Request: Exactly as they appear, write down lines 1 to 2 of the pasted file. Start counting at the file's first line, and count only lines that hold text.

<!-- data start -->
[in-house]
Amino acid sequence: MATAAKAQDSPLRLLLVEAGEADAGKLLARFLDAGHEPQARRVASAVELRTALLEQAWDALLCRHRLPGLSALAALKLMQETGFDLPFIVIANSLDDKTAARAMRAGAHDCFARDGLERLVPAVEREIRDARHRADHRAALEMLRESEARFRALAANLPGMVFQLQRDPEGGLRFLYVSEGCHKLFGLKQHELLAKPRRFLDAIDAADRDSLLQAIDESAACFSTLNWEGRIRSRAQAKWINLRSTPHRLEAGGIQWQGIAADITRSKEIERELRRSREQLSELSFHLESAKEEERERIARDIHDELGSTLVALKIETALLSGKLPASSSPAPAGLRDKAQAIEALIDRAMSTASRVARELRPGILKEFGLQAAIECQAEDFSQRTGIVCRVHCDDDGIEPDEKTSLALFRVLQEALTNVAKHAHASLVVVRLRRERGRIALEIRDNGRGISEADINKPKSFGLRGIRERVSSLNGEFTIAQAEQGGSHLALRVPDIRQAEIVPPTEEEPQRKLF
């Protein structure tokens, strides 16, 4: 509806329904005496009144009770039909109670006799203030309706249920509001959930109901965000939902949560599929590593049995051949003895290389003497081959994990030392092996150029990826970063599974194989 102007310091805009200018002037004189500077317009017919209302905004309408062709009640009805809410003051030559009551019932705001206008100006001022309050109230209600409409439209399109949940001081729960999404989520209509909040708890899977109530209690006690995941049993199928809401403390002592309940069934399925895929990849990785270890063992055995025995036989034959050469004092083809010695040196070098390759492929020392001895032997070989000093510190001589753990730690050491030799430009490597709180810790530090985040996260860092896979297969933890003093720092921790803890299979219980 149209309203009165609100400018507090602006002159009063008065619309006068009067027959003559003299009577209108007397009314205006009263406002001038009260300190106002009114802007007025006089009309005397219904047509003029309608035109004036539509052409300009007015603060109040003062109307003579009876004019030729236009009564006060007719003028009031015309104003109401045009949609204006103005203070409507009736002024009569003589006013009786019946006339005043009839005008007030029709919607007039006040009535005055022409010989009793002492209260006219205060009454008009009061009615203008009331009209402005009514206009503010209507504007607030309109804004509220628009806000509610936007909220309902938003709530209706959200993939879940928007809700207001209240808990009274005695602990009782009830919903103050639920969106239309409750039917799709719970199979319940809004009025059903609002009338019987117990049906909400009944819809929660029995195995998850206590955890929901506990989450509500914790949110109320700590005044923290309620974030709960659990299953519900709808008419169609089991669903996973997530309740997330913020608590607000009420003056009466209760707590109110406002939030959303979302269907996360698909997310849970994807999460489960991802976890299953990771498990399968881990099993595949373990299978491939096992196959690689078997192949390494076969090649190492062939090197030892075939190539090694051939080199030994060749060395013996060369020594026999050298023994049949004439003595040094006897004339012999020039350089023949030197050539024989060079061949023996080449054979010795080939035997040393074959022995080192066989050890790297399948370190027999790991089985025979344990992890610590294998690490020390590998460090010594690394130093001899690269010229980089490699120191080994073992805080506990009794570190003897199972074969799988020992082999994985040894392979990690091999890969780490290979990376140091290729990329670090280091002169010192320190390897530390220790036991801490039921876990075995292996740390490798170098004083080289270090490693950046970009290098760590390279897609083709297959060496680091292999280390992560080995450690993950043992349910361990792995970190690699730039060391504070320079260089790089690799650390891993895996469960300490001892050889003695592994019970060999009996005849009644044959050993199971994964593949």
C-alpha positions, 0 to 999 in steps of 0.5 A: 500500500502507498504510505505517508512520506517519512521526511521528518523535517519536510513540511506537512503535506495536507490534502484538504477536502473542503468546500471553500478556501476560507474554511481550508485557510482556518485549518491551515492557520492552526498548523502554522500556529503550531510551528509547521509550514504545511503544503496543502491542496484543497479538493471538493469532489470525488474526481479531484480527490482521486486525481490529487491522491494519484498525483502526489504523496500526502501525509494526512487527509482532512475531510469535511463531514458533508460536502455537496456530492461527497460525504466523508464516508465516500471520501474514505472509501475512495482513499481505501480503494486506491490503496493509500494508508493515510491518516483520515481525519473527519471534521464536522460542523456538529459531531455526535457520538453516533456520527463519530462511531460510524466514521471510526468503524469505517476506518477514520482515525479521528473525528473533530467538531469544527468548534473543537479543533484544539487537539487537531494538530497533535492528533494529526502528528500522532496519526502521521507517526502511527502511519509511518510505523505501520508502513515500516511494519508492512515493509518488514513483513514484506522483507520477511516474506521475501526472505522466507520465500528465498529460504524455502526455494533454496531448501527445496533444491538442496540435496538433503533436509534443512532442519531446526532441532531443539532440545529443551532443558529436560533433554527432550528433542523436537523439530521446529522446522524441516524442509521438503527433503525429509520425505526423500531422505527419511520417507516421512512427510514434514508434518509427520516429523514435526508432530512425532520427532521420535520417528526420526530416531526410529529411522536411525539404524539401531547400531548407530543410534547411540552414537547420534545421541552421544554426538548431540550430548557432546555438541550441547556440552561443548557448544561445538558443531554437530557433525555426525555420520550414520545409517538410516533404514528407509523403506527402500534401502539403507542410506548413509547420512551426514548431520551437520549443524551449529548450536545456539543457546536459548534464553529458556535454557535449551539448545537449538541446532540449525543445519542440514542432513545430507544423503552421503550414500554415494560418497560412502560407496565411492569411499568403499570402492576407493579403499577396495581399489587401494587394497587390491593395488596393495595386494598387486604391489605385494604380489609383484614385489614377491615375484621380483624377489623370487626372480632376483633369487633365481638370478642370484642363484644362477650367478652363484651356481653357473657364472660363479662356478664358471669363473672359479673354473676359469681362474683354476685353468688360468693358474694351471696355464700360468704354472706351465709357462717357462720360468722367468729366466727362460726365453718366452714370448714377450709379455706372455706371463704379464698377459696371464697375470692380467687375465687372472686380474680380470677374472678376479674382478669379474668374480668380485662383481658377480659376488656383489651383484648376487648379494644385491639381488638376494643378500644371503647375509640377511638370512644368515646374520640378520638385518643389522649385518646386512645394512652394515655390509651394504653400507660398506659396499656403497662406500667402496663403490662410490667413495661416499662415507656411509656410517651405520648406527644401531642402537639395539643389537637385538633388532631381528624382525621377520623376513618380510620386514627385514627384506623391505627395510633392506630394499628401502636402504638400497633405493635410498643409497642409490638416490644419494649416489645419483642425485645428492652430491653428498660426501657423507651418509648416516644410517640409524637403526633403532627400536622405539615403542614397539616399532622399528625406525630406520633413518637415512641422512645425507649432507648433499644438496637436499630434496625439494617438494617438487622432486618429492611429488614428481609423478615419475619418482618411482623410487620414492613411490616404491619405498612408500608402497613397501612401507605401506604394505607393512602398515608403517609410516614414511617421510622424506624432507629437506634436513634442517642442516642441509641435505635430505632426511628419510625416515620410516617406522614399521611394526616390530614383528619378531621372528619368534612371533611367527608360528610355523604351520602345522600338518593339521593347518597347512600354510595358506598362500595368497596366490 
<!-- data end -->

[in-house]
Amino acid sequence: MATAAKAQDSPLRLLLVEAGEADAGKLLARFLDAGHEPQARRVASAVELRTALLEQAWDALLCRHRLPGLSALAALKLMQETGFDLPFIVIANSLDDKTAARAMRAGAHDCFARDGLERLVPAVEREIRDARHRADHRAALEMLRESEARFRALAANLPGMVFQLQRDPEGGLRFLYVSEGCHKLFGLKQHELLAKPRRFLDAIDAADRDSLLQAIDESAACFSTLNWEGRIRSRAQAKWINLRSTPHRLEAGGIQWQGIAADITRSKEIERELRRSREQLSELSFHLESAKEEERERIARDIHDELGSTLVALKIETALLSGKLPASSSPAPAGLRDKAQAIEALIDRAMSTASRVARELRPGILKEFGLQAAIECQAEDFSQRTGIVCRVHCDDDGIEPDEKTSLALFRVLQEALTNVAKHAHASLVVVRLRRERGRIALEIRDNGRGISEADINKPKSFGLRGIRERVSSLNGEFTIAQAEQGGSHLALRVPDIRQAEIVPPTEEEPQRKLF